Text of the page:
Me and my husband have completely ended our/ k,. marriage, but we still live together as a family. It’s not because of the corona. We have/ been not getting along all along. He is no help around the house or with the kids. I have asked him several times to leave, oibut he will not. He said we can be sev xcjparated in the same house.
I think I should stay in the house because we have kids and they should not have to move. He said the house is big enough for all of us to live here and he can still be around his kids.
He said it saves money and we can have more money for the kids.
We are staying in separate rooms. He is basically in the basement and the kids and me are in the rest of the house. The basement has his mancave, a bathroom and bedroom.
I don’t go to the basement much, just to wash clothes.
To me everything is the same, it’s just that we don’t talk or have sex. I still cook and clean the house and wash clothes and shop for the kids and everything. We don’t eat together as a family; sometimes he or I will eat with the kids, but not at the same time.
That really makes me sad. I was thinking I should stop doing things for him. Like leaving his clothes washed, folded and in the basket on his bed. And maybe I can stop cooking for him too, but it’s just easier to cook and wash for everyone.
I don’t know what to do, but I know I don’t want to keep living like this. What do you suggest I do?
Manager or nanny?
Chica, here’s what I see from where I’m sitting, your marriage isn’t over, you’ve just turned off the love light. Umhm, just one thing though — someone’s forgot to click the switch off!
You’re still living in the same house (separate rooms mind you, but the same dwelling).
You’re still doing the cooking, cleaning and leaving his clean clothes in the basket on the bed — those are your words, not mine.
Those are the actions of a woman who is either in a relationship or occupying the position of hired help. House-manager or nanny comes to mind.
Are you really done?
Which one are you?
You don’t want to leave and neither does he, for whatever reasons. That’s for you to do some deep diving in your pool of disarray to find the answers. We never stay where we are unwelcomed unless we have feeling for a person.
Chile, lemme tell you, when you’re done, you’re done. And when you’re really done, someone leaves.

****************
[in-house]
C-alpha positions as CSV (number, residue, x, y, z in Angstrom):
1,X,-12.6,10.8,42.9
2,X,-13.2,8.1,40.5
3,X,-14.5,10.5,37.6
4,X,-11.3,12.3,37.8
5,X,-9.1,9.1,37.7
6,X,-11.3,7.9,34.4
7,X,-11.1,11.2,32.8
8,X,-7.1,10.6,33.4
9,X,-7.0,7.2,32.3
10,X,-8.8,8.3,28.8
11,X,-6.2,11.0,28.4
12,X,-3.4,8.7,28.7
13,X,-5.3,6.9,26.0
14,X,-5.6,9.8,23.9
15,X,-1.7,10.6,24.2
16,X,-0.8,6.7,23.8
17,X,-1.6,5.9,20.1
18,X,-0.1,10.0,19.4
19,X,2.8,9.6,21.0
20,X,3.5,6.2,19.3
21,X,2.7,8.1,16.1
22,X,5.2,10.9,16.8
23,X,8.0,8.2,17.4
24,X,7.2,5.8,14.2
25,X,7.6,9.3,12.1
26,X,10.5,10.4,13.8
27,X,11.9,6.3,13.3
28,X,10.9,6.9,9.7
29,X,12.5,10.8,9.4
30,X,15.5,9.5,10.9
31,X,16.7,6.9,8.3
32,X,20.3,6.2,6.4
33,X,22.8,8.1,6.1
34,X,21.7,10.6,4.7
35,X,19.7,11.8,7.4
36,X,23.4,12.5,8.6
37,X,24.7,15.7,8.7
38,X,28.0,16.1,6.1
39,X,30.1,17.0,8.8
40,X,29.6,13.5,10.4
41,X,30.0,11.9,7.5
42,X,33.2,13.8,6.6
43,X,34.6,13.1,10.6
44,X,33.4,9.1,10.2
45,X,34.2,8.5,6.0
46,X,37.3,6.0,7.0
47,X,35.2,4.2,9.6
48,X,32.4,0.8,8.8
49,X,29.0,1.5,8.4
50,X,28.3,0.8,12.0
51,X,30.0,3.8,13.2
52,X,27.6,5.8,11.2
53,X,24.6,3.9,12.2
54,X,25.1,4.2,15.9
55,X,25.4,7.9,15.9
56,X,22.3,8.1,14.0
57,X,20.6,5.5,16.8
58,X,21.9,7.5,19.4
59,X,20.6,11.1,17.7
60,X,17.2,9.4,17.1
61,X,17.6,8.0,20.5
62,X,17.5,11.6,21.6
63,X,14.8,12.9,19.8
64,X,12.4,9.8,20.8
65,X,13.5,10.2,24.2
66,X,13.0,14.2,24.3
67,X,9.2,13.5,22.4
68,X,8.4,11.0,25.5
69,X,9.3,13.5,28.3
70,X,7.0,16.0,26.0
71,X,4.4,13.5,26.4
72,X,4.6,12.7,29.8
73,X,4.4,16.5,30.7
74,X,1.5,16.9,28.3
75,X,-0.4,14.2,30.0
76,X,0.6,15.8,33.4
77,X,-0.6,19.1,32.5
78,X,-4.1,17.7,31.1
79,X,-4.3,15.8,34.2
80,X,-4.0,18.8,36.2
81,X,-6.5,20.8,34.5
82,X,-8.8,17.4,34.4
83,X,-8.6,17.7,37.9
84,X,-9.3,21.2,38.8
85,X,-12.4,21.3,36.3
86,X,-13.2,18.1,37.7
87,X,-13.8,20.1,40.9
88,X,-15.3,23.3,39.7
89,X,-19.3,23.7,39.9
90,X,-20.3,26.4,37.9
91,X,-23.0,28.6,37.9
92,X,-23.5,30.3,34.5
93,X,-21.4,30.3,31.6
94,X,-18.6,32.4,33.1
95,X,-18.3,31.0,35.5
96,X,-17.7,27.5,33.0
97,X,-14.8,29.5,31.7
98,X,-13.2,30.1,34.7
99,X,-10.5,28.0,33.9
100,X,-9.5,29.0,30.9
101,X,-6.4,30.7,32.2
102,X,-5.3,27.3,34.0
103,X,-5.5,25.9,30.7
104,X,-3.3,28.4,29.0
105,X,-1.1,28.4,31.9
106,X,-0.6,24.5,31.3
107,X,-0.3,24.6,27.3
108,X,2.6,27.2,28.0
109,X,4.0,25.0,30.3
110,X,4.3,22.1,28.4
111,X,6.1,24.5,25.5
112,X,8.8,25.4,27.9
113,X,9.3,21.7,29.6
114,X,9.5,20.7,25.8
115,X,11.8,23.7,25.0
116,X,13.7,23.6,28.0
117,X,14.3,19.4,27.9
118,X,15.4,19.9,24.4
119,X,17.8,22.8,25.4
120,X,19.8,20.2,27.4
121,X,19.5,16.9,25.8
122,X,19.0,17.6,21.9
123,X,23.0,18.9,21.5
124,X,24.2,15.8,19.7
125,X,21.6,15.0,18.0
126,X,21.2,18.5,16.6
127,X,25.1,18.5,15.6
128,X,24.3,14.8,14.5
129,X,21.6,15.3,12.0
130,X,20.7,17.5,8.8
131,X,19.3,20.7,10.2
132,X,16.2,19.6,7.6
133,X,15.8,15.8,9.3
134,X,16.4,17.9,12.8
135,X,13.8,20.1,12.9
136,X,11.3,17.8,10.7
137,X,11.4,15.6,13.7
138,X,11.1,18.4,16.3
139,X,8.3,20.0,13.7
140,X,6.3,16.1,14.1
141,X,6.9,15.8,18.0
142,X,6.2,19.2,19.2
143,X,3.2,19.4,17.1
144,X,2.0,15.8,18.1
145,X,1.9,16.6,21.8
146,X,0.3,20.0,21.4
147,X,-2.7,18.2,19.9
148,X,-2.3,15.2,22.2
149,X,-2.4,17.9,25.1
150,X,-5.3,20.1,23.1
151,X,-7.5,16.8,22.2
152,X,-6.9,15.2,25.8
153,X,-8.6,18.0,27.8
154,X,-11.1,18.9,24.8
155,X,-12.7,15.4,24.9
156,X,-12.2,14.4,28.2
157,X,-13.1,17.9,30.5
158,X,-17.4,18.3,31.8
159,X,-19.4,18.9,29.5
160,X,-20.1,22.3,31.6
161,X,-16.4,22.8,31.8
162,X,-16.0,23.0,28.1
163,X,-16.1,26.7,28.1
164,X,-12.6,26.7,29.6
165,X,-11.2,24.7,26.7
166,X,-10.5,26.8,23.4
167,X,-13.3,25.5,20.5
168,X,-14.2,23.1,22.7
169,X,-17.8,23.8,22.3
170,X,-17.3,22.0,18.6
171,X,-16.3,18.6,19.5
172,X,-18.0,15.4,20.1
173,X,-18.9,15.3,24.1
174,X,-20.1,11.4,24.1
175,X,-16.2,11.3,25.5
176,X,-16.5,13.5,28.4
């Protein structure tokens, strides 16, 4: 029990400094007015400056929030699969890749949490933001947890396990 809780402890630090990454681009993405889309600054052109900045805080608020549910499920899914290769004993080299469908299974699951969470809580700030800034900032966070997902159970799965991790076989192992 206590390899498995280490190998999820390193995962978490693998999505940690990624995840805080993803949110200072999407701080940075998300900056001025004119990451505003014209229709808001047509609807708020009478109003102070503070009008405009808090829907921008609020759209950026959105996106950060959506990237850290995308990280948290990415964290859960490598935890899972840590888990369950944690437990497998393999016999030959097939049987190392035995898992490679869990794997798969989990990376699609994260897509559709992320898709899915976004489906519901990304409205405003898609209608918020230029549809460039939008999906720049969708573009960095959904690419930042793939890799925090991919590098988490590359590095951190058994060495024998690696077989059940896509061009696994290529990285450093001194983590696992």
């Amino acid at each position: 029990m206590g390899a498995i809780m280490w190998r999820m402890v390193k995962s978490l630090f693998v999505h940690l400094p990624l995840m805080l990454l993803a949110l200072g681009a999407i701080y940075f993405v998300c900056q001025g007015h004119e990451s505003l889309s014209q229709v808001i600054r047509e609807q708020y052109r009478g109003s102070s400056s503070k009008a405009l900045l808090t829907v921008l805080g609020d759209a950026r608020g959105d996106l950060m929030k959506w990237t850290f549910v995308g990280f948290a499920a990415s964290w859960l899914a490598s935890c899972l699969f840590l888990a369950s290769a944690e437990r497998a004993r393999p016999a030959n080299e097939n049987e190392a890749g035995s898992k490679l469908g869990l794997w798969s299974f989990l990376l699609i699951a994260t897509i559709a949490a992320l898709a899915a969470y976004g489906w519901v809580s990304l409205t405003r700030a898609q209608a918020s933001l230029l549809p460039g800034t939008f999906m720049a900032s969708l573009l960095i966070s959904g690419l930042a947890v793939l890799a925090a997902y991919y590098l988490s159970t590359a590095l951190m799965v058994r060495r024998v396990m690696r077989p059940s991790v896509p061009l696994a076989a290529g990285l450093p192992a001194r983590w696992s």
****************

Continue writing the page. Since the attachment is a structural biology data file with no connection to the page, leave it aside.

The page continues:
If you have to you’ll grab your kids, minimal belongs and head to a one-room shack, planning to decorate from the Dollar General. Because what I do know for sure is, peace of mind is priceless.
There are so many dynamics to this situation that you didn’t touch on. I still have questions, inquiries, vast holes that will not even allow me to touch the surface.
Don’t use kids
First things first: Your kids. Don’t use them as an excuse.
Children, especially teens, can see what’s happening and they’re probably wondering why you’re choosing to live in the land of pretend.
I get the feeling you don’t wanna go, he has no reason to go, and you’re looking for an answer outside that can only be answered from the inside. I know, I gave you all that in one scoop. Please don’t take it lightly, it was not meant to hurt your feelings.
Clearly you don’t want your family life to end, and that’s ok. I’m sure that’s why you have the energy to go on and manage your home without missing a beat.
Take the first step in the right direction and make an appointment to see your minister, priest, or a marriage counselor. Go alone and talk it out.
Note: I didn’t say girlfriend, BFF or SIL. This is not that kinda party. This is a private matter that you need to reconcile with respect.
When the time is right, invite your husband to join the counseling sessions. Give him an ultimatum: You join, or you leave the house.
He’s invited to fight for the marriage, but you’re no longer faking it. If he decides to leave, get a lawyer.
Time is short and your kids deserved better than to see their parents existing as roommates and not the loving couple they deserve to observe.
Remember, you and your husband are setting an example of what a relationship should be for your children.
It’s your job to make sure they see you both in a positive light. Kids don’t behave based on what you say, they mimic what you do.
Alma Gill is a nationally syndicated advice columnist. Her newsroom experience spans more than 25 years, including various roles at USA Today, Newsday and the Washington Post.